Goodbye training bras, hello lingerie: Retailers target tween girls

Goodbye training bras, hello lingerie: Retailers target tween girls

I just found out from Businessweek that I am totally lame, because I purchase my  daughter's training bras at Target, my retail mecca. Apparently, I'm woefully behind in the times, both in what I buy my daughter and where I buy it. Lots of girls are going straight for bras, not the little-girl-let's-ease-into-this-slowly kind,  and from a variety of retail stores that are far sexier than my neighborhood Target.

How sad is it that I find out from BUSINESSWEEK of all publications that I'm behind the times?

ID-100126876In the article "Forget Training Bras. Girls Are Buying Lingerie," Businessweek specifically reported that training bras bought at Target are not the way of the world. Retailers are targeting tweens when it comes to sales of lingerie, and specifically girls bras. Apparently there's big business in those little (or not so little) breasts. Sales of lingerie for younger women are a $1.5 billion-a-year business for Victoria’s Secret’s Pink line, which also woos girls.

Victoria's Secret had tween/teen idol Justin Bieber perform at their fashion show featuring Pink merchandise, which is supposed to be a collegiate line but increasingly popular among the high school and even middle school set. Urban Outfitters is expanding its lines of intimates and American Eagle has its Aerie line of lingerie. The Businessweek article quoted Jennifer Foyle, Aerie’s senior vice president of global merchandising, as saying, “We really use the word ‘pretty’ more than ‘sexy’—that’s really not the Aerie girl,” she says.zebra-print-sports-bra-justice

Even tween retailer Justice is getting into the act with a wide variety of bras, including a tie-die bra and panty set for $28.90, a zebra print sports bra for $21.90 and red leopard print padded for $22? (And really, matching set? I don't have that many matching sets, and when I do manage to put that combo together, it's probably a special occasion. Very special.)

The idea of my slowly developing sweet baby girl in the red leopard bra makes me curl into the fetal position and rock back and forth.

Once I stopped, I remembered that the article quoted a consultant who said that tween girls are "aiming to imitate the lingerie styles worn by celebrities seen on the Web." And yup, you know you've entered the world of tweens when media habits and underwear preferences intersect and it doesn't involve Disney Princess or Dora panties.

My tween isn't asking for fun, flashy bras, so I'll keep shopping at Target until she asks for something else, and I'll worry about that when I have to, but not now.

I have issues with this on multiple fronts, including both the sexy, adult styles (I know the retailers saying they're not going for sexy, but c''mon) and the cost. Kids aren't cheap, and who the heck wants to spend more than $20 on what is essentially a training bra where "training" means prepping for Victoria's Secret fashion show. I worry that this is a sign of the oversexualization of our girls far sooner than many, myself included, would like. I also think the idea of cute matching sets is maybe setting them up for disappointment when they are adults who are just happy to have clean items and the idea of a matching set is laughable.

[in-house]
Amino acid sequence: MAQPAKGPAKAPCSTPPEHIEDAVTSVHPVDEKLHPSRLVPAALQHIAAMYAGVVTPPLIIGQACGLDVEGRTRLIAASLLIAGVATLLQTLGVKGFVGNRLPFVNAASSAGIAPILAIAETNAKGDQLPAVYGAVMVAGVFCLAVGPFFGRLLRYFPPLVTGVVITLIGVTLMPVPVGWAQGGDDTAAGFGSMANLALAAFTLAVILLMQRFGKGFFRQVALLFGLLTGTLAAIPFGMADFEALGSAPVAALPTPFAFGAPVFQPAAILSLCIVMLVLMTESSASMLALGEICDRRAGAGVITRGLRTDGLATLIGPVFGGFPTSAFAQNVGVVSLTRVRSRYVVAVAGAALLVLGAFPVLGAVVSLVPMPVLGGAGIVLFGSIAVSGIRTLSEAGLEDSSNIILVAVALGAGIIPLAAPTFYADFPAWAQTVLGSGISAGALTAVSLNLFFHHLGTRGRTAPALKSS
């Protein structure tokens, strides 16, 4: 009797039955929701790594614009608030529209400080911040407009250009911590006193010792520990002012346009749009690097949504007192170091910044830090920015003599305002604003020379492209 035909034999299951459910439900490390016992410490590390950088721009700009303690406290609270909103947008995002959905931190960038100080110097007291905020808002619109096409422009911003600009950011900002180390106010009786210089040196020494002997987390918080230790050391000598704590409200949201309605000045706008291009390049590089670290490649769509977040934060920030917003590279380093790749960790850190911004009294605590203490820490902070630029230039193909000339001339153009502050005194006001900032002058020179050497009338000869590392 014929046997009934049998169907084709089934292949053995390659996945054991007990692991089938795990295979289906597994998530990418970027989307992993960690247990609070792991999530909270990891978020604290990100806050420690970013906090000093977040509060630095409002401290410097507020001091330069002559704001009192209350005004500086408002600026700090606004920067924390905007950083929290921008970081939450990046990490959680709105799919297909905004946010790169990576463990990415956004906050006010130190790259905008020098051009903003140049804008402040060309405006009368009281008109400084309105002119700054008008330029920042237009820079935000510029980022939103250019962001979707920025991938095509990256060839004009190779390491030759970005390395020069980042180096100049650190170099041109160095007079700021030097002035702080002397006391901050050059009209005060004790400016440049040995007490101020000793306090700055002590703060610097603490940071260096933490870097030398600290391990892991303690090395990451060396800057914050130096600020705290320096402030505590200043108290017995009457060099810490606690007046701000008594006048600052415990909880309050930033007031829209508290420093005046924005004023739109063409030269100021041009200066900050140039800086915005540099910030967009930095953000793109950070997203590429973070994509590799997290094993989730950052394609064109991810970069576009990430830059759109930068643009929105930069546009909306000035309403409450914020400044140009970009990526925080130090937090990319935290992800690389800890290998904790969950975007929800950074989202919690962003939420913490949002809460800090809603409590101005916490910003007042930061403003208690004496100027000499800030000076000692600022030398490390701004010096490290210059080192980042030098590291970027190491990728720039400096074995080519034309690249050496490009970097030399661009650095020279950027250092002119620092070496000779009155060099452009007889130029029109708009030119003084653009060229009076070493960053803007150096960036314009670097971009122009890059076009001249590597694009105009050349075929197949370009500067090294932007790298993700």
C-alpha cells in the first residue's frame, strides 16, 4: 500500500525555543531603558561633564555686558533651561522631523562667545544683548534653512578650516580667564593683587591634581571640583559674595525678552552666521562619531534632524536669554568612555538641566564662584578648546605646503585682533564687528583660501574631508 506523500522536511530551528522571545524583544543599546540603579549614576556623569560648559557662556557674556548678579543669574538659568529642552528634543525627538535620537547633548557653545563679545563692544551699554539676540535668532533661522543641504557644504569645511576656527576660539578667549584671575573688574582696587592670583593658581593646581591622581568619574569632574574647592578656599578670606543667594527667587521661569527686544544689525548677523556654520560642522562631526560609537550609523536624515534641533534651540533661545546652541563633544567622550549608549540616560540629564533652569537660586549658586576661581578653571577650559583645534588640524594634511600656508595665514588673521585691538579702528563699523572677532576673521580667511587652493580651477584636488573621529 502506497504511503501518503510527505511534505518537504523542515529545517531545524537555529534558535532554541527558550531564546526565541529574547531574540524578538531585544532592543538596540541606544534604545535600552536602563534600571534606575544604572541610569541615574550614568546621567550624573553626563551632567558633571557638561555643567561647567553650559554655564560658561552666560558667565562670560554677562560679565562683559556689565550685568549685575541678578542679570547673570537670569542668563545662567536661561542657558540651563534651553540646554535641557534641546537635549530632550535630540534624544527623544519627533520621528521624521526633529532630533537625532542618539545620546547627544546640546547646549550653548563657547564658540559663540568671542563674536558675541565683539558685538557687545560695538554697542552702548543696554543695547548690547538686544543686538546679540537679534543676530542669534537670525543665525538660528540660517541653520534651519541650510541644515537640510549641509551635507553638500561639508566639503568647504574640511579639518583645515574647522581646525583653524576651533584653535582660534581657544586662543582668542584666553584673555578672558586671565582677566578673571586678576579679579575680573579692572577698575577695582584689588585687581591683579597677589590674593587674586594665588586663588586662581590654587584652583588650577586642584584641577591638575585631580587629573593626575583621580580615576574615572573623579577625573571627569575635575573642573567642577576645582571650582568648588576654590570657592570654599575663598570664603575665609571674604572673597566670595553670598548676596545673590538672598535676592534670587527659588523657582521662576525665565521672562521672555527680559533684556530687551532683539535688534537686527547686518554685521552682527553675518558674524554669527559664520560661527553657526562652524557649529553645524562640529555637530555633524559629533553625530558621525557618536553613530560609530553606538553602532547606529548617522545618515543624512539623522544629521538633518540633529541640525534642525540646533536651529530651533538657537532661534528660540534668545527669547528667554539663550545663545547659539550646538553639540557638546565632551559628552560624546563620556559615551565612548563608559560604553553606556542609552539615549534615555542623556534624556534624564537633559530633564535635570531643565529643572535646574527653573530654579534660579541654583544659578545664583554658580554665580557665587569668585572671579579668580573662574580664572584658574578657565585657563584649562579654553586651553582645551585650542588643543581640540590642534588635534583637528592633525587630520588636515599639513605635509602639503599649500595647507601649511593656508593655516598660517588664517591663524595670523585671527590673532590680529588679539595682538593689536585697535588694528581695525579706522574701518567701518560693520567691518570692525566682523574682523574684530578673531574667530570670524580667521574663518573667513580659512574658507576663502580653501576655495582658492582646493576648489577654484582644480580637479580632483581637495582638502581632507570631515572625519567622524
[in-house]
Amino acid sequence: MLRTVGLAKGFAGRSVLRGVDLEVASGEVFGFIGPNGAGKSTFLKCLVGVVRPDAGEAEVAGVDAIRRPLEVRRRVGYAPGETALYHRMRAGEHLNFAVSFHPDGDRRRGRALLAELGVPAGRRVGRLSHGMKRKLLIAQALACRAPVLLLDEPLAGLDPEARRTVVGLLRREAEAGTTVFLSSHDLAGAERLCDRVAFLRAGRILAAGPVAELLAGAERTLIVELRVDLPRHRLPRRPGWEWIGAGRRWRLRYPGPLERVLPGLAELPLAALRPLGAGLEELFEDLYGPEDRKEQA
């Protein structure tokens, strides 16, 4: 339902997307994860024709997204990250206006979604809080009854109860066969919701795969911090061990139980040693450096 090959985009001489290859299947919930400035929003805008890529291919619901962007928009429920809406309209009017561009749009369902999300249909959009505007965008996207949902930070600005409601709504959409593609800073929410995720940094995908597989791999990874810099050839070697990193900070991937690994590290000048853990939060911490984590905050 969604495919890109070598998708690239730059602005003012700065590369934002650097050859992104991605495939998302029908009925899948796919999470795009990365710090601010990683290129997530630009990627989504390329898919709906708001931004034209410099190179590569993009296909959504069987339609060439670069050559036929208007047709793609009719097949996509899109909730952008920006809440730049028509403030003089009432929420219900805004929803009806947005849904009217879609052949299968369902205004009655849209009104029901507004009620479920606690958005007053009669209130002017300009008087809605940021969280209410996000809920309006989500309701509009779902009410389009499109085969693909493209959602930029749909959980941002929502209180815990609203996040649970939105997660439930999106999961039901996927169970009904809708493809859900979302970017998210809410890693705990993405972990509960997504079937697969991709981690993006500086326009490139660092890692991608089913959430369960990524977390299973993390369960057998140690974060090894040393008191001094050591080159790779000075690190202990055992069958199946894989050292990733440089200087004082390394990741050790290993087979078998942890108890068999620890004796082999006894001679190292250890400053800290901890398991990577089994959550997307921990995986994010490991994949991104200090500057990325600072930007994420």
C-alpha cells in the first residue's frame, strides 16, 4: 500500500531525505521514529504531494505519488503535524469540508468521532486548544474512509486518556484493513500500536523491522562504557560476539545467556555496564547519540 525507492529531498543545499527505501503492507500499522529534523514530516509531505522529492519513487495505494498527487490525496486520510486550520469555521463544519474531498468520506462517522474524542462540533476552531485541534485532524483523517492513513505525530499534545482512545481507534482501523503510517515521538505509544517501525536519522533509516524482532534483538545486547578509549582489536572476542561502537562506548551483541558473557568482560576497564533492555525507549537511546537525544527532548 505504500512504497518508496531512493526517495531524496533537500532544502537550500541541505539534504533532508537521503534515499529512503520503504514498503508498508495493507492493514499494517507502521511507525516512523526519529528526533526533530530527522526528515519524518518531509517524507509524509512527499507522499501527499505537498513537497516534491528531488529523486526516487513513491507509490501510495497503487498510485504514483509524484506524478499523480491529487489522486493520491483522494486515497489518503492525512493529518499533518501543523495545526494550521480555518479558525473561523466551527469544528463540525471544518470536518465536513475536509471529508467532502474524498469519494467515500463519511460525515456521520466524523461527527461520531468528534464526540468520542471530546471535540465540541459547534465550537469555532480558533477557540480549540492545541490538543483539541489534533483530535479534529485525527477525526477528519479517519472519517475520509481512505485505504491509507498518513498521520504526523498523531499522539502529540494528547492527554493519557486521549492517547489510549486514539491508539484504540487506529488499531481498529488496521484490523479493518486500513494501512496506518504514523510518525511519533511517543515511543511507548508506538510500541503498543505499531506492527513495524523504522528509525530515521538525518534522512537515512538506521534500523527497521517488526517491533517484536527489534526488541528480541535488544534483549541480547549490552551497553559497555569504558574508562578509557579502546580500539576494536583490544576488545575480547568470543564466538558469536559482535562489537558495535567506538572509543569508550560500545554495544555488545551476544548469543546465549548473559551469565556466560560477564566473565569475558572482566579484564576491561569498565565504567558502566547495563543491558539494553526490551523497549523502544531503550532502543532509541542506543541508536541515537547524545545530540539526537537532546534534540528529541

Is this part of puberty hitting earlier? I understand that girls want to have fun, that a brightly colored bra does not say anything about the morals of the wearer, that lingerie is more visible in both fashion and media than it used to be and that making it fun can make girls more comfortable or even confident about their changing bodies.

UPDATE: Since I wrote this, Good Morning America featured a mom who just LOVES to buy her 9 year-old lingerie from Victoria's Secret. She said, "I even like that fact that they are marketing toward a younger audience. What’s wrong with having fun, bright-colored underwear? Girls change all the time in front of each other — for sports or recreational activities that require it, at slumber parties or camp, for the school play … no one wants to be the girl with the ugly underwear.”"

The blogosphere really jumped all over that, including a dad of a 3 year-old wrote this awesome letter about why it's wrong. I am on the side of the dad who wrote this letter and I could not agree more with his statement: "I want my daughter to know that she is perfect the way she is; I want my daughter to know that no matter what underwear she is wearing it does not define her."

What do you think?

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Filed under: Media, Parenting

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